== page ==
The novel features which are considered as characteristic for the invention are set forth in particular in the appended claims. The invention itself, however, both as to its construction and its method of operation, together with additional objects and advantages thereof, will be best understood from the following description of specific embodiments when read in connection with the accompanying drawings.
FIG. 1 is a first embodiment of the present invention; and
FIG. 2 is a second embodiment of the present invention.
A preferred embodiment of the present invention will now be described with reference to the drawing.
In FIG. 1 the objective which is movable between a first and second extreme position is denoted by reference numeral 1. The moving means for moving the objective along a predetermined path between said first and second extreme position are denoted by reference numeral 2 and reference numeral 3, reference numeral 3 referring to a DC motor while reference numeral 2 refers to the gearing associated therewith. Motor 3 is connected in the output circuit of a differential amplifier 4 which is one embodiment of comparator means. The other terminal of DC motor 3 is connected at the common point of two batteries 5 and 6.
Positioned behind objective 1 in the direction of propagation of light is a rotatable mirror 7 which, in the position shown, projects light travelling along a path 8 onto the film plane 9. When mirror 7 is rotated in the direction of arrow A, the optical beam 8 can fall on a rotating prism 10. Prism 10 rotates in the direction indicated by arrow B. Prism 10 is mechanically coupled by means of coupling 11 to a motor 12 which is a DC motor. The DC motor is connected through a switch 14 to a battery 15. A disc 17 is connected via a further mechanical connection 16 to prism 10. The beam travelling along path 8 impinges upon a rotatable mirror 18 in synchronism with the rotational speed of prism 10. Mirror 8 is a semitranslucent mirror which causes a first pulsed light beam travelling along a path 19 to be applied to first photoelectric transducer means including a diaphragm 20 and a photoelectric element 65 positioned directly behind diaphragm 20 and a second pulsed light beam travelling along path 21 to travel through a diaphragm 22 onto a photoelectric transducer 23 positioned immediately behind diaphragm 22.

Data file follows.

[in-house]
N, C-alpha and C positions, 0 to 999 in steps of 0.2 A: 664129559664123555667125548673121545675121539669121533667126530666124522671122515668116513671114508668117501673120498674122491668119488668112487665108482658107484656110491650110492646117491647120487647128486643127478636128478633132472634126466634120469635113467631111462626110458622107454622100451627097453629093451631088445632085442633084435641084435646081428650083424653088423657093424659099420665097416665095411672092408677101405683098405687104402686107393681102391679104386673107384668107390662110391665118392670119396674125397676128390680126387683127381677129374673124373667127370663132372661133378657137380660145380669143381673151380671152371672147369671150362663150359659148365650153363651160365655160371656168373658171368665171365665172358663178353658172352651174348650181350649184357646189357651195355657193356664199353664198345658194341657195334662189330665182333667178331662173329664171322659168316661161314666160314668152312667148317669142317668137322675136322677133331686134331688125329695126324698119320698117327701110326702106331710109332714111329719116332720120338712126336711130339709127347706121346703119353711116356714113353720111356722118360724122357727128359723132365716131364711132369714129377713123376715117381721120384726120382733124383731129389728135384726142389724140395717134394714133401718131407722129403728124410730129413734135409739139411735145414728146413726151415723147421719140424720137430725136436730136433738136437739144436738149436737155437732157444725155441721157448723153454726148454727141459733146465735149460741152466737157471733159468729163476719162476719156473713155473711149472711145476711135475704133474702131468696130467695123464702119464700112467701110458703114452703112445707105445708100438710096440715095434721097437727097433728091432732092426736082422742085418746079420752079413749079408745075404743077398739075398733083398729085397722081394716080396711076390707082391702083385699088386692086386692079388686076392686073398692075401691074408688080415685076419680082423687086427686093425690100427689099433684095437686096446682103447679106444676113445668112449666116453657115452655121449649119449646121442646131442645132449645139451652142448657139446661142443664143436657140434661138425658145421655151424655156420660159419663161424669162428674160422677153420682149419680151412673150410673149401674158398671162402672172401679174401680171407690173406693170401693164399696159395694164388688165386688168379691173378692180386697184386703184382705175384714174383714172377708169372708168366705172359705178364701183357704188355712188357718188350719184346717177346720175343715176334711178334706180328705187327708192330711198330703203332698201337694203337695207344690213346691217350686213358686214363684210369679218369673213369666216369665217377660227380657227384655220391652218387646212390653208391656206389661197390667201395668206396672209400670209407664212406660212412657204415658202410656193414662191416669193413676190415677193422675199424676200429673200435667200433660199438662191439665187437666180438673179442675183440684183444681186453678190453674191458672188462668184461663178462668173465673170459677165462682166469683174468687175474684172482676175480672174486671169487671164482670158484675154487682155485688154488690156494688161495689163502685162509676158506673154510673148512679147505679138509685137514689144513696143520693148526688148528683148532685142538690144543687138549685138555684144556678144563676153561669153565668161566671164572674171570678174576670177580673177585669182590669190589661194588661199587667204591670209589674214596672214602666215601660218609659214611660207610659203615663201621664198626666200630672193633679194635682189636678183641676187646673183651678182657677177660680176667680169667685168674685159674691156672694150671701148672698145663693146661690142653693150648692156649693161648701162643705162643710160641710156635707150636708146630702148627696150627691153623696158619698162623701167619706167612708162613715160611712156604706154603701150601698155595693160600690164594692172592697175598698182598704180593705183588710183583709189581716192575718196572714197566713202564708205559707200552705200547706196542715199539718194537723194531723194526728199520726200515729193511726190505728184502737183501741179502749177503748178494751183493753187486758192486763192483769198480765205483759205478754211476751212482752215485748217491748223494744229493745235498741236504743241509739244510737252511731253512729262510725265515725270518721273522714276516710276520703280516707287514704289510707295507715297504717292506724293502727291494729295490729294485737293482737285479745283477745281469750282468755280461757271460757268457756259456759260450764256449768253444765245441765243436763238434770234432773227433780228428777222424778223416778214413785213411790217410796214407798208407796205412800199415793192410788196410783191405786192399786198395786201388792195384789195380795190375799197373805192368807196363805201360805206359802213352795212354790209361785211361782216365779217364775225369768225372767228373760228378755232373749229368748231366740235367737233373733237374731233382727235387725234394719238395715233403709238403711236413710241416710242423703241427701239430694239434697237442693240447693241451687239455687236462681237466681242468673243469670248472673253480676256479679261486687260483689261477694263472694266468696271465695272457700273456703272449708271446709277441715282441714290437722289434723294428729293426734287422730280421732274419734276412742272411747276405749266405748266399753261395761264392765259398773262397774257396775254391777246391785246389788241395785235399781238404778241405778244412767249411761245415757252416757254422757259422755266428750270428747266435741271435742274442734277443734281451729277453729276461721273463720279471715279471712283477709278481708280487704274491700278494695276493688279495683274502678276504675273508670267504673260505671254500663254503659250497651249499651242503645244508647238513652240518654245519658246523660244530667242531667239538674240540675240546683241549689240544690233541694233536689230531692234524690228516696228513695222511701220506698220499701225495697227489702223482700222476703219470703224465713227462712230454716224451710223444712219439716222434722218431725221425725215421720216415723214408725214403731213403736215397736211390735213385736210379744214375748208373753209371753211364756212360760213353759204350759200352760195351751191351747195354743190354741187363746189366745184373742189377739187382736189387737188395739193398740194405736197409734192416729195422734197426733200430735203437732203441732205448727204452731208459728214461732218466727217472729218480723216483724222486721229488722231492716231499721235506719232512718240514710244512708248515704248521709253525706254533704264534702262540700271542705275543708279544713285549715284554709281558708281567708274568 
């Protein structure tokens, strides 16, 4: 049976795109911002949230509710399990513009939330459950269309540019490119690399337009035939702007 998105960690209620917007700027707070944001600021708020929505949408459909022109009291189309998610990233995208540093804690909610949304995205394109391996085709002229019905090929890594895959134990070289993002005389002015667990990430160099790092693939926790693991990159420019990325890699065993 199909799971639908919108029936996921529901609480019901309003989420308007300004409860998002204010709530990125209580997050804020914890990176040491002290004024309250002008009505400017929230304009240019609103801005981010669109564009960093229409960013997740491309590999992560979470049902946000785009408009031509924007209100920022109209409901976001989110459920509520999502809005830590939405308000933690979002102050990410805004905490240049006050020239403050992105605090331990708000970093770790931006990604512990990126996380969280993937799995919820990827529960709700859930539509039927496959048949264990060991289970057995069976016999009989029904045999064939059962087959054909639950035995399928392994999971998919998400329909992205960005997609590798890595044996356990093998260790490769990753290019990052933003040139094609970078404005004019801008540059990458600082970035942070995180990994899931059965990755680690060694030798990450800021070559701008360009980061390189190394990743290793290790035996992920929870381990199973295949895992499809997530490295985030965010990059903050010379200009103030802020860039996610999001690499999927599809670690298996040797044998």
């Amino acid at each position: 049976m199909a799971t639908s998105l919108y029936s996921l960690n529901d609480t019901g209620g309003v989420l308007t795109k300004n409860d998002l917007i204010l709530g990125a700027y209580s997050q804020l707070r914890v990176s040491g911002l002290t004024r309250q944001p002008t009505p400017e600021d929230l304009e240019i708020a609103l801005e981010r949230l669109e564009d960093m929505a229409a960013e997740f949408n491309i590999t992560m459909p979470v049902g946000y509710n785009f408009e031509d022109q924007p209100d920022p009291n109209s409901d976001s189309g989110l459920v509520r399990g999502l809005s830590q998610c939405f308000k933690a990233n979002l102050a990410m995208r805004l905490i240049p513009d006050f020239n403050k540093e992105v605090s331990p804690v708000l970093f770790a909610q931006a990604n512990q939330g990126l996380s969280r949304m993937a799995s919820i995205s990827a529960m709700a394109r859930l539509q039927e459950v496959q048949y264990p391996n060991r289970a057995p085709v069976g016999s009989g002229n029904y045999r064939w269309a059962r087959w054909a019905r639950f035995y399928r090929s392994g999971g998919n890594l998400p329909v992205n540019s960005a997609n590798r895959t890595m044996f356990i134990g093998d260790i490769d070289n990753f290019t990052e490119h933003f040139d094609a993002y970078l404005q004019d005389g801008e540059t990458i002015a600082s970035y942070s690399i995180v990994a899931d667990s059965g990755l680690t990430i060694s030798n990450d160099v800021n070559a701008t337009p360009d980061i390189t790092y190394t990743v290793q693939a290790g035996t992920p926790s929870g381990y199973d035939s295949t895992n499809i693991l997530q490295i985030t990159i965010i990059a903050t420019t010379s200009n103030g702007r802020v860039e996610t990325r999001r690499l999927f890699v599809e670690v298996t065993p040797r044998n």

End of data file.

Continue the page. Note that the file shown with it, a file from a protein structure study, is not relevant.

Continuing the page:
Diaphragms 20 and 22 are positioned relative to the plane of objective 1 in such a manner that the distance between diaphragm 22 is smaller and that between diaphragm 20 and the objective plane is greater by a predetermined distance increment than is the distance between film plane 9 and the plane of objective 1. The distances herein referred to are of course distances along the path of propagation of light. Thus, relative to film plane 9, diaphragms 20 and 25 are positioned, optically speaking, before and behind film plane 9. A photoelement 23 is positioned behind diaphragm 22 and is connected via a resistor 24 with the inverting input of an operational amplifier 25. The output of operational amplifier 25 is connected via a photoresistor 26, which is mounted in such a manner that the light falling thereon corresponds to the ambient light, with the inverting input of said operational amplifier. Operational amplifier 25 and photoresistor 26 constitute first operational amplifier means and together constitute a variable gain amplifier. Further, the output of operational amplifier 25 is connected via a differentiating capacitor 27 with the inverting input of an operational amplifier 28. Operational amplifier 28, in conjunction with capacitor 27 and a resistor 29 connected from the output of operational amplifier 28 to its inverting input constitute differentiating circuit means. The output of operational amplifier 28 is connected to a rectifier 30 whose cathode is connected to a capacitor 32, a preferred embodiment of first storage means. The cathode of rectifier 30 is also connected to the direct input of an operational amplifier 31. A transistor 33 has an emitter-collector circuit connected in parallel with capacitor 32. The inverting input of operational amplifier 31 is connected via a resistor 34 to its input. The gain of amplifier 31 is determined by the ratio of resistor 34 to resistor 35 which, together with resistor 34 constitutes a voltage divider. The output of operational amplifier 31 is connected to the inverting input of an operational amplifier 4 which constitutes comparator means. The output of the comparator means of course constitutes the control signal.